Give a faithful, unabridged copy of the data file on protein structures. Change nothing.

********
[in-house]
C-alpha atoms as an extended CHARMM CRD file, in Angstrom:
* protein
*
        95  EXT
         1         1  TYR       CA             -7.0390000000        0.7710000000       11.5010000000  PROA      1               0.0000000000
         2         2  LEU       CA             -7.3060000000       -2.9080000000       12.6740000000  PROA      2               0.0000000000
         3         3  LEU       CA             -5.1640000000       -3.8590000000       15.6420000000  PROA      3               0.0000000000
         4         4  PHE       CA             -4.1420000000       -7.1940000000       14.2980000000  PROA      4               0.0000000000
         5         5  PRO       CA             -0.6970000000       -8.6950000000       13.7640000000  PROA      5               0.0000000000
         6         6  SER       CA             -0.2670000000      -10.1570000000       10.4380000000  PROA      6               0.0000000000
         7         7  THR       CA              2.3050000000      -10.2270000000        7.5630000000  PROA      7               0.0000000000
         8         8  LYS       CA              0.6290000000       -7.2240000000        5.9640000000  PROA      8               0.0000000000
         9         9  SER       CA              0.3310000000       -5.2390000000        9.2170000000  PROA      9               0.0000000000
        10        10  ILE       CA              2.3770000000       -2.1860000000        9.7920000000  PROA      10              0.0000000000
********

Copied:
[in-house]
C-alpha atoms as an extended CHARMM CRD file, in Angstrom:
* protein
*
        95  EXT
         1         1  TYR       CA             -7.0390000000        0.7710000000       11.5010000000  PROA      1               0.0000000000
         2         2  LEU       CA             -7.3060000000       -2.9080000000       12.6740000000  PROA      2               0.0000000000
         3         3  LEU       CA             -5.1640000000       -3.8590000000       15.6420000000  PROA      3               0.0000000000
         4         4  PHE       CA             -4.1420000000       -7.1940000000       14.2980000000  PROA      4               0.0000000000
         5         5  PRO       CA             -0.6970000000       -8.6950000000       13.7640000000  PROA      5               0.0000000000
         6         6  SER       CA             -0.2670000000      -10.1570000000       10.4380000000  PROA      6               0.0000000000
         7         7  THR       CA              2.3050000000      -10.2270000000        7.5630000000  PROA      7               0.0000000000
         8         8  LYS       CA              0.6290000000       -7.2240000000        5.9640000000  PROA      8               0.0000000000
         9         9  SER       CA              0.3310000000       -5.2390000000        9.2170000000  PROA      9               0.0000000000
        10        10  ILE       CA              2.3770000000       -2.1860000000        9.7920000000  PROA      10              0.0000000000